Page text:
The curtain's coming down on the illustrious stop-start career of the Stems but the members won't be short of something to do.
Bassist Julian Matthews has already debuted his new band, Level Spirits, to an enthusiastic reception in Melbourne, while Stems leader Dom Mariani is re-activating DM3, doing production work, re-invigorating his solo work and kicking off a new project DomNick (but more on all of that soon.)
The announcement that the Stems would farewell Australia in October 2009 came as a surprise. Most presumed they'd continue to resurface sporadically to tour, especially given the strength of their comeback album, 2007's "Heads Up". Maybe they'd even record again.
"In the perfect world, that would be great but the band itself - it's a difficult band to get motivated on the road," Dom says from his home of Fremantle in Western Australia.
"As much as I love playing in the band, to try and arc it up every year is quite a difficult thing.
"I'd love to keep recording and doing stuff but it's really me who's the only one on that page. The other guys are doling other things and aren't into it as much as me.
"Julian lives in Melbourne and he's probably the kindred spirit. He and I are on the same level as far as the music side of things goes.
"Dave (Shaw - drums) lives in the north of Sydney. Richard (Lane - guitar and keyboards) was down south but has moved up to Perth now and he doesn't live far from me.
"It's a commitment to keep a band like this going and I don't like to do things half-arsed. So we're going to end it and finish on a bit of a high note."
There have been no shortage of peaks in two careers spanning 1983-87 and the period since 2003. In their first life, the Stems were one of the pre-eminent '60s-derived bands in the world. In they early phase, they dominated the Australian independent music scene as part of the Citadel stable, riding a "Nuggets"-propelled global wave.
Of course the Stems were a cut above most of the paisley copyists that sprang up like magic mushrooms. Undeniably overflowing with songwriting smarts, the Rob Younger-Alan Thorne production team provided the focus to shape their timeless singles.
Signing to major label Mushroom, the Stems took on a poppier aura and released their debut LP, "At First Sight, Violets Are Blue". If the softer line was a mild surprise at the time, it's an album that's grown in stature since. The band, however, was under a lot of pressure and grew dissatisfied on a number of fronts; they dissolved on the eve of a European tour - just as they were seemed almost assured of crossing over into mainstream success. Poor management and internal friction were attributed as critical factors.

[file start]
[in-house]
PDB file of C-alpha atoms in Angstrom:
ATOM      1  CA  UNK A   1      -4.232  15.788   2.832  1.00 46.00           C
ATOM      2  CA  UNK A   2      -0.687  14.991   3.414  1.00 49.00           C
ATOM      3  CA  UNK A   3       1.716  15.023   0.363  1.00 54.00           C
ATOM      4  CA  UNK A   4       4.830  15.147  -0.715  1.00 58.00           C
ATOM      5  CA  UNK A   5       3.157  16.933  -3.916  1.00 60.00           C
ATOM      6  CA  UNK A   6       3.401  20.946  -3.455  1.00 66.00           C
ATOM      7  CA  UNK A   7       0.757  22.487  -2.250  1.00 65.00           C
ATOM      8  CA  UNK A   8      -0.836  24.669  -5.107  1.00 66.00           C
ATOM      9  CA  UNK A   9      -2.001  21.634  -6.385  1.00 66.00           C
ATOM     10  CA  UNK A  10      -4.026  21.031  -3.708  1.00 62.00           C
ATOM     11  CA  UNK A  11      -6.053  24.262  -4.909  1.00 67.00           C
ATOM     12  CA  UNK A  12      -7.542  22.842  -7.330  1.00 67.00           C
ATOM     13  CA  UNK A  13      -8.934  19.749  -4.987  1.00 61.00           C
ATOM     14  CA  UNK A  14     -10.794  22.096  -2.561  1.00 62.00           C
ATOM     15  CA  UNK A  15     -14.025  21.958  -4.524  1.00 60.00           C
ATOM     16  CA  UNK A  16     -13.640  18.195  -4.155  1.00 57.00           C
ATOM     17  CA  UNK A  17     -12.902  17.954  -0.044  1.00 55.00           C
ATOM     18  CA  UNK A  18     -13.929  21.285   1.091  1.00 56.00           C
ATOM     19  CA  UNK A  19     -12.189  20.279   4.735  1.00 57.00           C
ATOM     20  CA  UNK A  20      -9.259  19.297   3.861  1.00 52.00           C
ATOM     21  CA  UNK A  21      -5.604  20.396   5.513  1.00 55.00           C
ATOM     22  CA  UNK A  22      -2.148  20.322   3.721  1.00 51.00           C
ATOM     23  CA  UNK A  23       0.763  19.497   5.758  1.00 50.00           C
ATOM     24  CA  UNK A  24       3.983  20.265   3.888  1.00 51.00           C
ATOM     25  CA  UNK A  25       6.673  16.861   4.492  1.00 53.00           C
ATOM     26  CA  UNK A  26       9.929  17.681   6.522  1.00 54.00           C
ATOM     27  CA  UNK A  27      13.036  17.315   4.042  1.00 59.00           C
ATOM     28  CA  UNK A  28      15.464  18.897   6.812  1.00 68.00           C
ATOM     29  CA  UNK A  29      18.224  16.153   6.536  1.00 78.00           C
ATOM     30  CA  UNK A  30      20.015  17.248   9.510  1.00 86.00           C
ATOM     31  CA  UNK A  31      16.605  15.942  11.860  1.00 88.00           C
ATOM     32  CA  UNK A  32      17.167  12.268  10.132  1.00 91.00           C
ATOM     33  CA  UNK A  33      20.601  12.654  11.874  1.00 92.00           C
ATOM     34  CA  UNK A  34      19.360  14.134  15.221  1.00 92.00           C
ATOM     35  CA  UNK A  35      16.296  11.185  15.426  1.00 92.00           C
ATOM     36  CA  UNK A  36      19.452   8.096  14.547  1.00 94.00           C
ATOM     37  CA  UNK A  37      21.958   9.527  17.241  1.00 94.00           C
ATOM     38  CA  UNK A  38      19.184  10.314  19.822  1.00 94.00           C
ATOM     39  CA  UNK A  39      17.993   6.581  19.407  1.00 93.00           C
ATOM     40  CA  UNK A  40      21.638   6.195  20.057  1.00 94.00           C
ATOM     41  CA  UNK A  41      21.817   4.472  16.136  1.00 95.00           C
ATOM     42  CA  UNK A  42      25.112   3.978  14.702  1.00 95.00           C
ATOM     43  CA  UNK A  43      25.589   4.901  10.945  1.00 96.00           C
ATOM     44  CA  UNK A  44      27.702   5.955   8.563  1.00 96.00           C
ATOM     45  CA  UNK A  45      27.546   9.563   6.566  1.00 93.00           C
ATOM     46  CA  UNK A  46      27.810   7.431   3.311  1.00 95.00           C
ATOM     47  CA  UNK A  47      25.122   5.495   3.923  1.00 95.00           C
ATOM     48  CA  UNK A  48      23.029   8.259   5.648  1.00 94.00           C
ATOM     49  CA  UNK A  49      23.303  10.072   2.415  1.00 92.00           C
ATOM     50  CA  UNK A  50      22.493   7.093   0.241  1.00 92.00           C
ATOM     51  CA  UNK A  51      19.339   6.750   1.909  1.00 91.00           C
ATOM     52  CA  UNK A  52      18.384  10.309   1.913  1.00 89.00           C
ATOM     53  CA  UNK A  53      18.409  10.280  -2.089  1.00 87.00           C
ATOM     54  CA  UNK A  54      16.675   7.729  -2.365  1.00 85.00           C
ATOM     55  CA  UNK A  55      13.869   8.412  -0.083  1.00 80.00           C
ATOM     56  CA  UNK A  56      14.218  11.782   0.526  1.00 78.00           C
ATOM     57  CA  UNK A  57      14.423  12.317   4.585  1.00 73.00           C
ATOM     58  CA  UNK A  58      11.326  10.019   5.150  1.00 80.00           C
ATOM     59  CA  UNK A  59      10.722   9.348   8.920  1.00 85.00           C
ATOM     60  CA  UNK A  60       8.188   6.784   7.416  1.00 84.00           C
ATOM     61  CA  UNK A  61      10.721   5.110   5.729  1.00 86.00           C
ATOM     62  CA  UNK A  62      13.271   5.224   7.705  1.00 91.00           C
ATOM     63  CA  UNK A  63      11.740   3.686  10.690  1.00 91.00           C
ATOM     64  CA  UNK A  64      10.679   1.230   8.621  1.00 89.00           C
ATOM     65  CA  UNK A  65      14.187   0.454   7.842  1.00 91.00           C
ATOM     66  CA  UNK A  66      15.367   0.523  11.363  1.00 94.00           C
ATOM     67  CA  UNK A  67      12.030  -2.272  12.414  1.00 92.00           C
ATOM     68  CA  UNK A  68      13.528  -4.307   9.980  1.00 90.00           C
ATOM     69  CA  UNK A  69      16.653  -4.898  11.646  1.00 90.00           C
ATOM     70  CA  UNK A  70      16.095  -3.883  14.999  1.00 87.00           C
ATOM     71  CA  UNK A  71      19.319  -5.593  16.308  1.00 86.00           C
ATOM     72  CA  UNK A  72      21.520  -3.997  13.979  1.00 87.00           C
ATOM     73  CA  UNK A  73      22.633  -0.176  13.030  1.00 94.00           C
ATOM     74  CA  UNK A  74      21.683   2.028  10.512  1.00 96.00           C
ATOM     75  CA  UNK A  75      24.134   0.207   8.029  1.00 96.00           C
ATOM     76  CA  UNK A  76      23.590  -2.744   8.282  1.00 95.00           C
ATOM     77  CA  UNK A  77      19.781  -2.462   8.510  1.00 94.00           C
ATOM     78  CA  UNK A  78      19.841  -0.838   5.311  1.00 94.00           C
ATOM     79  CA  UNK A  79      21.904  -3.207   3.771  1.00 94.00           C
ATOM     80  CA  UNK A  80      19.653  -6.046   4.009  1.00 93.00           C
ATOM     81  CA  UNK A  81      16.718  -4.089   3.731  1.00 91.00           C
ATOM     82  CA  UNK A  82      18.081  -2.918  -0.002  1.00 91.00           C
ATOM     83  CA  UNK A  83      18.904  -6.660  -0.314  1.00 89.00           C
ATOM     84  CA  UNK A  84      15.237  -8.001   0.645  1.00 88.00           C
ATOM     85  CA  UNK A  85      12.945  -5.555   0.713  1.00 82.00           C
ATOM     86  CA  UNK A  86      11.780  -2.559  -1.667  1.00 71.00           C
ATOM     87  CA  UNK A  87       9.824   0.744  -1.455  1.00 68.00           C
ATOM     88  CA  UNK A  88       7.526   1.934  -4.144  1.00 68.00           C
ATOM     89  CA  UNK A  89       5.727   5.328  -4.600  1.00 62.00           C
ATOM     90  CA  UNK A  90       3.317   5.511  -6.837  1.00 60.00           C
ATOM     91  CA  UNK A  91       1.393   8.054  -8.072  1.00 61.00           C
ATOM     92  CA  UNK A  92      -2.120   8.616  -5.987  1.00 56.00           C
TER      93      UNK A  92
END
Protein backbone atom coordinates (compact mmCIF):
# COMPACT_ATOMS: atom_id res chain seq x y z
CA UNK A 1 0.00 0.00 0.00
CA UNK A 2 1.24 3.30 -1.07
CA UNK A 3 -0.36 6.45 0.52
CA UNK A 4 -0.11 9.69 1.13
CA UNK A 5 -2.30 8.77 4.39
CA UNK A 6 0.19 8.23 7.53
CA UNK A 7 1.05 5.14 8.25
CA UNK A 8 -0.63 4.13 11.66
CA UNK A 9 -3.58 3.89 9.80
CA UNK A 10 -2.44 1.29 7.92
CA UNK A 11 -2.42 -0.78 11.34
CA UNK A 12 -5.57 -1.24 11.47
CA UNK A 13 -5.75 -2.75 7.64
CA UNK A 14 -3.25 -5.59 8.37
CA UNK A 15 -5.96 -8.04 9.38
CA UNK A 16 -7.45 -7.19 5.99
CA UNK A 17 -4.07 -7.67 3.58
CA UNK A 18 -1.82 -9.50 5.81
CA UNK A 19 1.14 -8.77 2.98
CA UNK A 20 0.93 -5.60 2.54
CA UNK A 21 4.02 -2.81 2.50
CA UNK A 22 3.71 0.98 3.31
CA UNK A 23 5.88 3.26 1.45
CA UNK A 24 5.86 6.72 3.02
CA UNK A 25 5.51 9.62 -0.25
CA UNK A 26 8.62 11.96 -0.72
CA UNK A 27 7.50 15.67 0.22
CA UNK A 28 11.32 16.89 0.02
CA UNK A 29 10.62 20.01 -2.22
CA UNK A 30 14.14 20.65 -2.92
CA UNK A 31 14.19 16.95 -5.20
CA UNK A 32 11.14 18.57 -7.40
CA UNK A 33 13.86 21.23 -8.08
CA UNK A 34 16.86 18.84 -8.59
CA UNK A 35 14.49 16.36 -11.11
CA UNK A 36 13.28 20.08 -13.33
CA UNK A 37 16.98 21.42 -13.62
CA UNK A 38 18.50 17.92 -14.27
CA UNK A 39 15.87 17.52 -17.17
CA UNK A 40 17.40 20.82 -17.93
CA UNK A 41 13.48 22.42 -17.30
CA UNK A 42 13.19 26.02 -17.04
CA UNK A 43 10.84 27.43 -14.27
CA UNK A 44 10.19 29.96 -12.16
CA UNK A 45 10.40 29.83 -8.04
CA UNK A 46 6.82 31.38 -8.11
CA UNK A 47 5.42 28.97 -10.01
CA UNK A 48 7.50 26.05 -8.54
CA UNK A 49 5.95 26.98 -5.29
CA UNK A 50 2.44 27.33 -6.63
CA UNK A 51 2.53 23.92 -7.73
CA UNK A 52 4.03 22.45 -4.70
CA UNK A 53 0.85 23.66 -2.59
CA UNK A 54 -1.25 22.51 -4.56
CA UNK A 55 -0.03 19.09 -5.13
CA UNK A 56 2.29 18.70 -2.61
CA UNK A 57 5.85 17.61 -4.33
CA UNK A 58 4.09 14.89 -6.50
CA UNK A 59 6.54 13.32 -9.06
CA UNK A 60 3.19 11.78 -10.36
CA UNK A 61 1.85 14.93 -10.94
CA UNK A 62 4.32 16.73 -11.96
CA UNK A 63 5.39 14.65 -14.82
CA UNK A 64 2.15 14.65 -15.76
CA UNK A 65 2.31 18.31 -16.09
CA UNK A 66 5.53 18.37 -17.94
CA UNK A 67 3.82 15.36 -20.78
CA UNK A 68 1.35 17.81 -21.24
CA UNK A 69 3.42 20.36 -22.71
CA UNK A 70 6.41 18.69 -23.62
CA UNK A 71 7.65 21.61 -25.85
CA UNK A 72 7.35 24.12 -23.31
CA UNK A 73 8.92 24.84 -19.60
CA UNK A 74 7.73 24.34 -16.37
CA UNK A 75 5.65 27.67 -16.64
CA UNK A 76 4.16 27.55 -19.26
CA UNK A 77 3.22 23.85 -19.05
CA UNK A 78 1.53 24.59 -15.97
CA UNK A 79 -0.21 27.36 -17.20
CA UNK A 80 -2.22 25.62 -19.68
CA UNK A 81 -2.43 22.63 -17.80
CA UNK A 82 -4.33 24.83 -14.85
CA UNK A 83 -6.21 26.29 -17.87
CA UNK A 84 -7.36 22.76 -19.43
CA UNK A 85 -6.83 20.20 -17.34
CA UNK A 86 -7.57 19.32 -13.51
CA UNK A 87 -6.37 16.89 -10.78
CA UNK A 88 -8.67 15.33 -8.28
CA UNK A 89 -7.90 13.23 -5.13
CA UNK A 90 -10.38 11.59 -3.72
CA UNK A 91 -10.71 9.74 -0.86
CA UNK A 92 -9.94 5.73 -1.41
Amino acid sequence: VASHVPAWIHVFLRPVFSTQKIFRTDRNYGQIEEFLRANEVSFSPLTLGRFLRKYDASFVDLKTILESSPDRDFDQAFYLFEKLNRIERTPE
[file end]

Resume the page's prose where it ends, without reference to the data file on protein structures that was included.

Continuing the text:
Subsequent spin-offs like The Someloves, The Chevelles, The Rosebuds and DM3 carried the powerpop torch but regrets about the Stems' all too premature demise persisted.
The return of the Stems was gradual. The odd one-off show parlayed into an Australian tour. Overseas offers snowballed and things became serious with the recording of "Heads Up".
"Doing that second album was like unfinished business," Dom says. "We could have done a lot more albums if where'd stayed together but we were quiet happy with the result."
On the big stage for Little Steven.
The re-born Stems joined the cavalcade of stars like The Fuzztones, The Lyres, the Stooges, the New York Dolls, The Creation, the Pretty Things, Nancy Sinatra and Bo Diddley at the massive Little Steve's Underground Garage Festival in New York City in 2004. Visits to Japan and Europe - and around Australia in tandem with the Hoodoo Gurus and Radio Birdman - followed and overseas interest continues to this day.